Pathosray - Pathosray
Sensory Records
Progressive Metal
9 songs (52:37)
Release year: 2007
Pathosray, Sensory Records
Reviewed by Thomas

2007 was a great year for progressive metal with Anubis Gate, Symphony X and Pagan’s Mind among others that released albums struck with excellence. This one did however slip under my radar and then out of nowhere they popped up during an internet search for new bands to dig into. Formed in Italy in 2000, Pathosray is according to themselves one of Italy’s best kept secrets. They’ve released two demos, of which the last one received great press and shook the boundaries of the underground Italian progressive metal scene. Sensory Records (Circus Maximus, Spiral Architect, Zero Hour) instantly connected and picked them up shortly. Pathosray wear their influences with pride, and does nothing crucial to reinvent anything. But who needs reinvention when they know how to do it old school?

The band is strictly playing clever progressive metal with symphonic and power metal stylings, and can be described as a mixture between Dream Theater, Nevermore, and maybe Pyramaze. Sounds tempting doesn’t it? Well, it shall not be hidden that these guys are perfectly aware of what they’re doing, and the things they do, they do well. There are however room for improvement, as I feel they could push themselves even further and challenge each other even more when it comes to songwriting and using their skill to the uttermost. Other than that, I have nothing to point my finger at. Their songs are mainly built in the traditional progressive metal way with smart musicianship that includes odd time changes, clever keyboards, out-bursting guitar solos, symphonic elements and soaring vocals. As a matter of fact, if you’re a fan of Fairyland, their new vocalist Marco Sandron contributes with his flawless vocals here. His voice soars above everything else like an eagle scouting for prey on the battlefield. The guitars scours the battleground with their immense precision, while the rhythm work is galloping steadily ahead with entertaining twists and turns that’ll turn heads. The bass-work is reminding me a little of Andreas Blomquist (Seventh Wonder), although this is not as technically dazzling as the skilled Swede.

Cloaked in intelligent blasting riffs Faded Crystal kicks in and covers every aspect of what you love about this genre. Nice and twiddling piano melodies, inspiring vocal work, and an overall atmosphere that is as mysterious as the song-title implies. Intense drums and the slack bass backs up the remarkably strong vocals. The enchanting tones wander around with a light step, yet still dark and heavy enough to make your head nod in approval. The odd Suspyre-like Lines to Follow continues in the same vein as a swift touch of power metal is mixed into the beats before bursting into a magical chorus. The melodies and catchiness shows signs of a progressive metal band that for once isn’t hard to get into, and may prove as a good starting point for anyone newly exposed to this enthralling and advanced universe. The slower stuff here, like Sorrow Never Dies, is interesting enough, and not the kind of ballad you forget the second it ends. As I said, the guys in Pathosray know what they’re doing.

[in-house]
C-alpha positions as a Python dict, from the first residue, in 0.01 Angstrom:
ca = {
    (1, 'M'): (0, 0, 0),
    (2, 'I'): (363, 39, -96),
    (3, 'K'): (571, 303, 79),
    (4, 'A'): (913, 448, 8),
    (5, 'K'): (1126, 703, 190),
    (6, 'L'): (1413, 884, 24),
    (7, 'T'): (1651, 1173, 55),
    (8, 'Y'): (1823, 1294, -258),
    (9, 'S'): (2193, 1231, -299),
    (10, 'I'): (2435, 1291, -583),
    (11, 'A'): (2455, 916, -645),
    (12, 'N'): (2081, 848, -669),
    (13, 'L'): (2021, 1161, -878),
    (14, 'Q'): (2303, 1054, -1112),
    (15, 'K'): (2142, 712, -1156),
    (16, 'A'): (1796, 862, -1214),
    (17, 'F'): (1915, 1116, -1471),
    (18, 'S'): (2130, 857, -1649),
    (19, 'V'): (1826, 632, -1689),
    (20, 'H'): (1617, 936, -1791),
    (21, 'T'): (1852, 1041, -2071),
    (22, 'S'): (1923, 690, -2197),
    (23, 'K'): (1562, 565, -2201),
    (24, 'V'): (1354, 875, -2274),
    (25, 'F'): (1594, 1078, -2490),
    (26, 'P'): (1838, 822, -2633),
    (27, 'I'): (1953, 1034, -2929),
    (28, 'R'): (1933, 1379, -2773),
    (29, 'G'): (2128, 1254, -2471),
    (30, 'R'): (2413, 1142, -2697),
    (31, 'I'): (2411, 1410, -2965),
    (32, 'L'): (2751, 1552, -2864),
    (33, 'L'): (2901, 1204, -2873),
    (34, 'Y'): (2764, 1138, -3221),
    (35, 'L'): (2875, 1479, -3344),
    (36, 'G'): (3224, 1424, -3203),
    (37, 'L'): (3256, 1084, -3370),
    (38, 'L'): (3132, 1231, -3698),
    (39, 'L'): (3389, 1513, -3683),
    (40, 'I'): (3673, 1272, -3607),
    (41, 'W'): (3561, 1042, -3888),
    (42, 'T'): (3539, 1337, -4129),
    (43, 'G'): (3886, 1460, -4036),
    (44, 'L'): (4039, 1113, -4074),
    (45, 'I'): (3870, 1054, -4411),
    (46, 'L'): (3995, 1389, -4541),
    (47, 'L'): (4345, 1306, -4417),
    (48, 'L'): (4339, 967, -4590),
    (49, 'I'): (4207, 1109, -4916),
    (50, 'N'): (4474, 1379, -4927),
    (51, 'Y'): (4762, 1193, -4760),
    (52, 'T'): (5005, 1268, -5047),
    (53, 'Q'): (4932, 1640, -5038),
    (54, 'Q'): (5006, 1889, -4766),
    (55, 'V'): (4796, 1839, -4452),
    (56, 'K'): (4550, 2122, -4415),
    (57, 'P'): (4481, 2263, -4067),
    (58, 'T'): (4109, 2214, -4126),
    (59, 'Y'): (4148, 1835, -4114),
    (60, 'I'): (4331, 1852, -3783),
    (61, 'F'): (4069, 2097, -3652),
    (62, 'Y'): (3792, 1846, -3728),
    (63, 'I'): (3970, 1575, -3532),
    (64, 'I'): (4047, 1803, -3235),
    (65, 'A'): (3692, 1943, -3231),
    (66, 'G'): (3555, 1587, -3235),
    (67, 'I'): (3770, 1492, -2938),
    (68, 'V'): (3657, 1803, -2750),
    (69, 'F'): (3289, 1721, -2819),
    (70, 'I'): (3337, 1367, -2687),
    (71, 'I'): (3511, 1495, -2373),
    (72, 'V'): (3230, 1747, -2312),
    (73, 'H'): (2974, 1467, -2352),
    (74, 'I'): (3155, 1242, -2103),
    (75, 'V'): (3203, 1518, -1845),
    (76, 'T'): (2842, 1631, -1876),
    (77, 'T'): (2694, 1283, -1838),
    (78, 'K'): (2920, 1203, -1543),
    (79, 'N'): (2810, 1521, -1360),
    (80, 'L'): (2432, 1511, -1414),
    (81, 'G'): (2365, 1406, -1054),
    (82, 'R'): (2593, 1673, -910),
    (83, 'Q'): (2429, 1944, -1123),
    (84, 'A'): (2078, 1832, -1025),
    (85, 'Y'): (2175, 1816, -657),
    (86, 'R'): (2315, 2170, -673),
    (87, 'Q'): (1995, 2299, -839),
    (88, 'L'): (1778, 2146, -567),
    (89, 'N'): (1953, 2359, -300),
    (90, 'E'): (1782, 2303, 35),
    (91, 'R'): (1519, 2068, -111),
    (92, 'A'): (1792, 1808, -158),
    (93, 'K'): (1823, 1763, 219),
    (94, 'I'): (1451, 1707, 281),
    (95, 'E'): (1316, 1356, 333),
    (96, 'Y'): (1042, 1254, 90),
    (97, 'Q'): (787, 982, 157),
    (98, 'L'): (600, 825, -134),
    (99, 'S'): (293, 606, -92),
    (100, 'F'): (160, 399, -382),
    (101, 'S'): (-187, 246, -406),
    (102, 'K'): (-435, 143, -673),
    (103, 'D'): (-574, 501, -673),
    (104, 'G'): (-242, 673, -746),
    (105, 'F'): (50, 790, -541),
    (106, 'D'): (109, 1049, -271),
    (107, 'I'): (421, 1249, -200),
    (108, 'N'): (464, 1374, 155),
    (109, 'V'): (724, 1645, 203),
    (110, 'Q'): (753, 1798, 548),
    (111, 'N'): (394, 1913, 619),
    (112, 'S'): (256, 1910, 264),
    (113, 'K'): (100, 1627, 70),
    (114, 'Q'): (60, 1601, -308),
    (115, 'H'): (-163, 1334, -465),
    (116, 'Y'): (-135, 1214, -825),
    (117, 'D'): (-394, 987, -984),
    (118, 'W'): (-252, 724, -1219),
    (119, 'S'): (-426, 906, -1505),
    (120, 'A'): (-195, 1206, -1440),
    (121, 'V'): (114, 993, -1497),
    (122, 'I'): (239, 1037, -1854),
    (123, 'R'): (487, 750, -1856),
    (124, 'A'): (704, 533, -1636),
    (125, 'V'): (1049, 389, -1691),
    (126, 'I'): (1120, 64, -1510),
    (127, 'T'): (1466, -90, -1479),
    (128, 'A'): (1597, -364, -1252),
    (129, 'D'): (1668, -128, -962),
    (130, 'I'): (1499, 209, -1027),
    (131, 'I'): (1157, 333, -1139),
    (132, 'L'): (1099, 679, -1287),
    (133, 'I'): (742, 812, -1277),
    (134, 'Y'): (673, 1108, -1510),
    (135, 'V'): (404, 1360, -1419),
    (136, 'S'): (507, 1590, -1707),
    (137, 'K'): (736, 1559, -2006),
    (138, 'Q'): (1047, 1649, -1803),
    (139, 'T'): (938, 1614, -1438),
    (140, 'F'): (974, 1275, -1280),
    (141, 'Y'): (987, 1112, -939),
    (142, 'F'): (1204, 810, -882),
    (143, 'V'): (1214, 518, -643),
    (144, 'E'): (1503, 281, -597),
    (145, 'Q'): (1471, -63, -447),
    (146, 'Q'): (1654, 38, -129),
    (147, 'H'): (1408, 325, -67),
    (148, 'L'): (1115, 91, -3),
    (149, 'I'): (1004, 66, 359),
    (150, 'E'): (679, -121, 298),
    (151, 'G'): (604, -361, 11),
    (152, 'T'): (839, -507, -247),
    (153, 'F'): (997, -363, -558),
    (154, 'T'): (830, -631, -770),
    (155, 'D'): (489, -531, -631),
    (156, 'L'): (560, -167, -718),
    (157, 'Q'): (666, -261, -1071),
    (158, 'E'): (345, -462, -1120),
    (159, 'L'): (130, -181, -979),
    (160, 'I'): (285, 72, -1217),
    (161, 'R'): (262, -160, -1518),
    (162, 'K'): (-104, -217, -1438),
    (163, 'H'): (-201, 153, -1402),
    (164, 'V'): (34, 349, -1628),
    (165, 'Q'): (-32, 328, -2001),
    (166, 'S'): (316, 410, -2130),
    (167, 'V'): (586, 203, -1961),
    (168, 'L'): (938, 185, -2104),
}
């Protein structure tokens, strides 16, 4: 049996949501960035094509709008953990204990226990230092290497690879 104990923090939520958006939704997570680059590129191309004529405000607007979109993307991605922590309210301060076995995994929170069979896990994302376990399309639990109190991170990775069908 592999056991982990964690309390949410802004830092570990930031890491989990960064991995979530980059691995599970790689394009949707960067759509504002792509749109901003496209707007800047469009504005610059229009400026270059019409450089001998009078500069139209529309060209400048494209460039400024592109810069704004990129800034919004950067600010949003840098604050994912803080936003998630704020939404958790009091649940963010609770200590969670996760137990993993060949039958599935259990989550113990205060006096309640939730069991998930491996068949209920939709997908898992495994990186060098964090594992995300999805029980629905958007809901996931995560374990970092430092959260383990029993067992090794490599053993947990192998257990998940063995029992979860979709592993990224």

All in all this is a great release, and a debut they should be very pleased with. As I mentioned earlier, this is nothing original, and I can only hope that their new album will contain more musically challenging material, as they show clear signs of being capable of it. It would also be a nice to add a little something of their own, as this is more or less colored by the other big bands in the business. However, they’re having fun, and make songs that contains only minor cracks and flaws as some are more forgettable than others. As the biggest problem seem to be the somewhat flat production, the overall quality of the songs make up for it, and covers up that particular problem. Definitely recommended, and kudos to Sensory Records for picking up this gem of a band. Here’s to a great follow-up in 2009.

Killing Songs :
Faded Crystal, Scent of Snow, The Sad Game
Thomas quoted 82 / 100
Other albums by Pathosray that we have reviewed:
Pathosray - Sunless Skies reviewed by Thomas and quoted 85 / 100
2 readers voted
You did not vote yet.
Vote now

There are 2 replies to this review. Last one on Thu Mar 26, 2009 8:00 pm
View and Post comments